This page is meant as an introduction to Hip Bursitis Exercise and to provide basic information on the topic. Check out the other pages of this site for more information on the subject of Bursitis. At the bottom of this page you will find a recommendation of an all natural joint pain supplement that should be used in conjunction with regular hip bursitis exercises for maximum relief from pain.
Last Updated – April 29, 2013
Anyone who suffers hip pain from bursitis knows that it can severely limit your mobility. Once upon a time, people with bursitis were told that rest and immobilization were the best treatments for pain. However, we now know that the old saying “use it or lose it” is a much more effective approach for reducing symptoms and increasing mobility. Strengthening the hip stabilizer muscles has been shown to help protect areas vulnerable to inflammation and greatly reduce the frequency and severity of episodes. But how is one supposed to strengthen a vulnerable hip without causing pain? By following some simple safety tips and performing certain stretches and exercises that isolate the hip muscles, you can strengthen your hip muscles without irritating the bursa.
What is Hip (Trochanteric) Bursitis?
Bursitis is caused by the inflammation of the bursae, which are jelly-like sacs that surround the joints throughout the body and reduce friction between moving parts. The more common of the two types of hip bursitis is trochanteric bursitis, which is when the bursa surrounding the greater trochanter becomes irritated and inflamed. The greater trochanter is the bony part of the hip just below the pelvis and is also the main attachment point for the muscles that move the hip joint. There are many possible contributors to trochanteric bursitis including repetitive activities that place stress on the hips, being overweight and even the way you walk and sit.
The first steps doctors recommend for treating hip bursitis include non-surgical approaches such as lifestyle modifications and the use of non-steroidal anti-inflammatory drugs. Many sufferers of hip pain also claim that stretching and mild strength training are helpful for reducing symptoms. Only after making any necessary lifestyle modifications and increasing your flexibility/strength in the hip muscles will a doctor suggest surgery if pain persists. Of course the best action you can take for hip bursitis is prevention, which can be done by regularly performing hip strengthening and flexibility exercises. If you currently suffer from trochanteric bursitis, take note of these preventive safety tips before engaging in a hip strengthening program:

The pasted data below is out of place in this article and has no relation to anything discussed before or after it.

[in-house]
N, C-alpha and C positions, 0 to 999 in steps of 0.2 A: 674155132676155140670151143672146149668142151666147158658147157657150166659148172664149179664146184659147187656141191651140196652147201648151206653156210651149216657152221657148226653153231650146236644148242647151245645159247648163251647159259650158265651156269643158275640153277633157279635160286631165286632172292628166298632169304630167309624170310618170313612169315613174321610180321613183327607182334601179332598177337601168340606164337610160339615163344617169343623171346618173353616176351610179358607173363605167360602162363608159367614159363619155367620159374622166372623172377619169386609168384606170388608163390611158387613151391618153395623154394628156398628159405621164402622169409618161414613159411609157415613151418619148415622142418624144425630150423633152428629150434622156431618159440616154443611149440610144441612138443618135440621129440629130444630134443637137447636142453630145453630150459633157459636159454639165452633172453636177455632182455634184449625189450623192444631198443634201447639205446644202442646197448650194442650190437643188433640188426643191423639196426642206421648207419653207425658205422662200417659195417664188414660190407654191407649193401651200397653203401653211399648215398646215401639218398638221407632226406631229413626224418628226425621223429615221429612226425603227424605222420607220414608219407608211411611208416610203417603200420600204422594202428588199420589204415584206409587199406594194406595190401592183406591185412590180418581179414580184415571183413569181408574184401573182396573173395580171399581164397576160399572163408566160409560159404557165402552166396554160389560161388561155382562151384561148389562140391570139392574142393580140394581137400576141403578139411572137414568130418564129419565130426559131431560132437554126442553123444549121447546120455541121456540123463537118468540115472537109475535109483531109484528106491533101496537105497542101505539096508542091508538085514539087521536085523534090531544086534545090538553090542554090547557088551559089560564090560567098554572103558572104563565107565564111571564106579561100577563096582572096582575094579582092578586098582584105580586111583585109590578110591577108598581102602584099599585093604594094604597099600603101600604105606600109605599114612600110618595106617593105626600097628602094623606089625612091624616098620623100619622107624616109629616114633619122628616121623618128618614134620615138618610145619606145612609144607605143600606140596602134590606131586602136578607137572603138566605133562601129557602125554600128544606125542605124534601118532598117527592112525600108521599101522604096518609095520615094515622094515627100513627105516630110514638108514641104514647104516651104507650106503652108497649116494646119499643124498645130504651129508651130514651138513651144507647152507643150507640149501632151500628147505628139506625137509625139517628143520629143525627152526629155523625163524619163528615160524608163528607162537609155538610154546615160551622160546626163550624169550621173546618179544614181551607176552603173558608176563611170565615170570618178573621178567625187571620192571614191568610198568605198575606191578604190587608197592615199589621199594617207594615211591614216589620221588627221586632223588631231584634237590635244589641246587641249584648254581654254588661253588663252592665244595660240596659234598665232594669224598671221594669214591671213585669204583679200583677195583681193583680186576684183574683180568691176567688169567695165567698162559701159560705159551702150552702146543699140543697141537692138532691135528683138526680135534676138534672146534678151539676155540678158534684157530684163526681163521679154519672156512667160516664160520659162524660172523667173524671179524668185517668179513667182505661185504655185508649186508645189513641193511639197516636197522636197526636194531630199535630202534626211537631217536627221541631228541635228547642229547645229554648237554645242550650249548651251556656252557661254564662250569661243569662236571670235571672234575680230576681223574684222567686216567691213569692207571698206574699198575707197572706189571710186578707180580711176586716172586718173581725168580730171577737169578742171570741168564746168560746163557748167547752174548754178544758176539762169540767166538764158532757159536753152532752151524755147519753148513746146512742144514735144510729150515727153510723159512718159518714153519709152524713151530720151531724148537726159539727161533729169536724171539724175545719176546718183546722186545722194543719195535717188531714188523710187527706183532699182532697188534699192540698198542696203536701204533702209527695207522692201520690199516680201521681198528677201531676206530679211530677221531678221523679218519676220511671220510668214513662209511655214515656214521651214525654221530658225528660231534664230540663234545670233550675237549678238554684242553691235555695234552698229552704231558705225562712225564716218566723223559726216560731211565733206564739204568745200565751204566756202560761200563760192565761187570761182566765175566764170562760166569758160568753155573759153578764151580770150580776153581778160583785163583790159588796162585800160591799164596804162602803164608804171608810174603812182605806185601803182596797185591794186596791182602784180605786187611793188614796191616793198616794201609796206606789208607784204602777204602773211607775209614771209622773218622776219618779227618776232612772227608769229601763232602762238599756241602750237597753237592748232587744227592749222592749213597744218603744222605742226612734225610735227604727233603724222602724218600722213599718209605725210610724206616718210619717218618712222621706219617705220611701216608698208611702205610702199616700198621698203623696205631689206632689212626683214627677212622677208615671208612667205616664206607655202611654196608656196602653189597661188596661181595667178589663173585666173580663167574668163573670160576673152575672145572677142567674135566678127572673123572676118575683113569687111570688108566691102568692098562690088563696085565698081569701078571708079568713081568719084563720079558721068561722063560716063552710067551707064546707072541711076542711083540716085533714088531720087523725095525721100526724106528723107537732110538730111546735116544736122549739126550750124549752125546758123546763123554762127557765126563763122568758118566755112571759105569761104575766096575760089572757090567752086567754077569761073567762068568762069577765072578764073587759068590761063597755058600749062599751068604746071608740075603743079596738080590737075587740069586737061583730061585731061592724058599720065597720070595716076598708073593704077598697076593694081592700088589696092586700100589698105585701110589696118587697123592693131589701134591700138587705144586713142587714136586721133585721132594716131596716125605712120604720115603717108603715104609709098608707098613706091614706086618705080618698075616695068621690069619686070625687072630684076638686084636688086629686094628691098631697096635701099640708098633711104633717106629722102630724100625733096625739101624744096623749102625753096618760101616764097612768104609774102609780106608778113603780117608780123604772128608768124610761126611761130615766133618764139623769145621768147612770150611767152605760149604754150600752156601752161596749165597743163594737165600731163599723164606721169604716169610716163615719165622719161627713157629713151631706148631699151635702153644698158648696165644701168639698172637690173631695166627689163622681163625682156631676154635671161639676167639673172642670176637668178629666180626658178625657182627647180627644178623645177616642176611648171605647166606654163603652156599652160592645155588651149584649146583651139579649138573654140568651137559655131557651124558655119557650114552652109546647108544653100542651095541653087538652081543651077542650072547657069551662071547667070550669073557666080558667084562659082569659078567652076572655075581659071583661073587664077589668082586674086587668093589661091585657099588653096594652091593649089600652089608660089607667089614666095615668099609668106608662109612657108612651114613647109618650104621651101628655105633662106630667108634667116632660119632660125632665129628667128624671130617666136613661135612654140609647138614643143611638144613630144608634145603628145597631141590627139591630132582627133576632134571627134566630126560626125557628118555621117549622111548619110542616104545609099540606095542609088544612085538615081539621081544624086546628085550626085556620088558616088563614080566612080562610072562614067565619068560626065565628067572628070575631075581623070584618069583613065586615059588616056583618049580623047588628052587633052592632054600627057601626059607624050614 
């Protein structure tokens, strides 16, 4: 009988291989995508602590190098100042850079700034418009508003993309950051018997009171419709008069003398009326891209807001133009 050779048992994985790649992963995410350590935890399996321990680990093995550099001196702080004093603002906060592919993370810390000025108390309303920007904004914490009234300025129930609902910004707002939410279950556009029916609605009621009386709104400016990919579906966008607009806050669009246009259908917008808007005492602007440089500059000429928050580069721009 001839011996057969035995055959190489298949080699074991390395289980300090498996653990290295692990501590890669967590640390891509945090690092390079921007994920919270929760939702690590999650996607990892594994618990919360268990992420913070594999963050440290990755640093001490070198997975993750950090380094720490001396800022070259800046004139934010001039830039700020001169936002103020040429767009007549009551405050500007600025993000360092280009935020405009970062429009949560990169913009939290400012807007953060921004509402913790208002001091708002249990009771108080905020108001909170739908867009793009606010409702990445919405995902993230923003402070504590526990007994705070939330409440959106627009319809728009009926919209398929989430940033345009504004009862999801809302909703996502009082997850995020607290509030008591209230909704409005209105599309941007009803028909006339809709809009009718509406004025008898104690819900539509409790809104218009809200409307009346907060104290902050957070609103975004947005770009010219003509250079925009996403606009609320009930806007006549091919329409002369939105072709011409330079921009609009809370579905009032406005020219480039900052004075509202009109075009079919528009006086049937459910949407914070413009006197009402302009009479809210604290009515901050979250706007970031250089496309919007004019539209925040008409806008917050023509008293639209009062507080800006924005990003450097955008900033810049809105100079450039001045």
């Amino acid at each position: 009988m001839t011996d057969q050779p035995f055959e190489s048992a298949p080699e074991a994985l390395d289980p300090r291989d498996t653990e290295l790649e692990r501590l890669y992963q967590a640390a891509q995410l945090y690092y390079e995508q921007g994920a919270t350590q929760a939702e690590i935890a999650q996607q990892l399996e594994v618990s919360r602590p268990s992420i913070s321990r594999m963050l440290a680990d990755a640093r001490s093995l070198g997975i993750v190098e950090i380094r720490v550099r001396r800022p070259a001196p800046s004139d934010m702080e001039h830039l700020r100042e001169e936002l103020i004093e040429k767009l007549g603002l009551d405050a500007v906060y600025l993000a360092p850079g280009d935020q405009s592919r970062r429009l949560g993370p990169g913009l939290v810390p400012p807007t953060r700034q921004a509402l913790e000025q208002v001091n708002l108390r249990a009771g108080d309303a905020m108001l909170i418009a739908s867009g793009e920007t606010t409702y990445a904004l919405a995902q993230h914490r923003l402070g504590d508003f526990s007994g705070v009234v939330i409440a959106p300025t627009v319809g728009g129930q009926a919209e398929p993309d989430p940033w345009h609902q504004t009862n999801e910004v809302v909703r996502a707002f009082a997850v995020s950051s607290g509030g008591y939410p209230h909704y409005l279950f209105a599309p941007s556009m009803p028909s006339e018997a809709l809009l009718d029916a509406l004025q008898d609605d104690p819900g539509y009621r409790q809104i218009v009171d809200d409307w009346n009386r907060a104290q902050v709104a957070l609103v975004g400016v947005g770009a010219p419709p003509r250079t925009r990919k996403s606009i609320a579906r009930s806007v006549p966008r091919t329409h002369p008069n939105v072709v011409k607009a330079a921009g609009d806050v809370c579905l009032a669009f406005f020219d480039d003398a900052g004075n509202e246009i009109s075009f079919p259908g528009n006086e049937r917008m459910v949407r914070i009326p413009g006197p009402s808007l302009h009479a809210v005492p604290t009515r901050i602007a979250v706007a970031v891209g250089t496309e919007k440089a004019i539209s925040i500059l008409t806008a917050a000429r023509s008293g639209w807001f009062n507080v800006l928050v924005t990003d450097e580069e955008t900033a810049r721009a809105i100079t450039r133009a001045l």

- Avoid any heavy external rotation movements (e.g. pulling thighs away from each other with a resistance band) of your thighs as much as possible.
- Always walk heel to toe with your feet pointed straight ahead.
- Never sit for long periods of time with your legs crossed.
- Stop if something hurts! Listen to your bursa. Once your hip bursa is irritated, only rest will reduce inflammation.
- Speak with your physician before beginning a hip strengthening program.
Recommended Stretches and Hip Bursitis Exercises
1. Hip Bursitis Exercises Step 1 Double Leg Bridge
Position and Movement: Supine, keep heels close to the glutes. Keep hips level. Abdominals engaged with a neutral pelvis. Focus on stabilizing legs through the glutes instead of the hamstrings. Raise and lower hips slowly and with control. Reps: 8-10 times
2. Hip Bursitis Exercises Step 2 Single Leg Bridge
Position and Movement: Same as double leg bridge, but only one leg is fixed on the ground. Other leg remains lifted off the floor ideally 90 degrees. The lifted leg should be straight with a flexed foot. Reps: 8-10 times each side
3. Hip Bursitis Exercises Step 3 Abduction Lifts
Lift top leg 12 inches from bottom leg, lower top leg down. Don’t let legs touch. Top foot is flexed the entire time. Reps: 8-12 times each side
4. Hip Bursitis Exercises Step 4 Modified Wall Squat
Stand with your back, shoulders, and head against a wall and look straight ahead. Keep your shoulders relaxed and your feet 2 feet away from the wall and shoulder’s width apart. Place a ball or folded pillow between your knees. Keep your back upright, slowly squat while squeezing the ball or pillow down as far as you comfortably can (up to a 90-degree angle). Hold this position for 10 seconds and then slowly slide back up the wall. Repeat 10 times for up to 3 sets.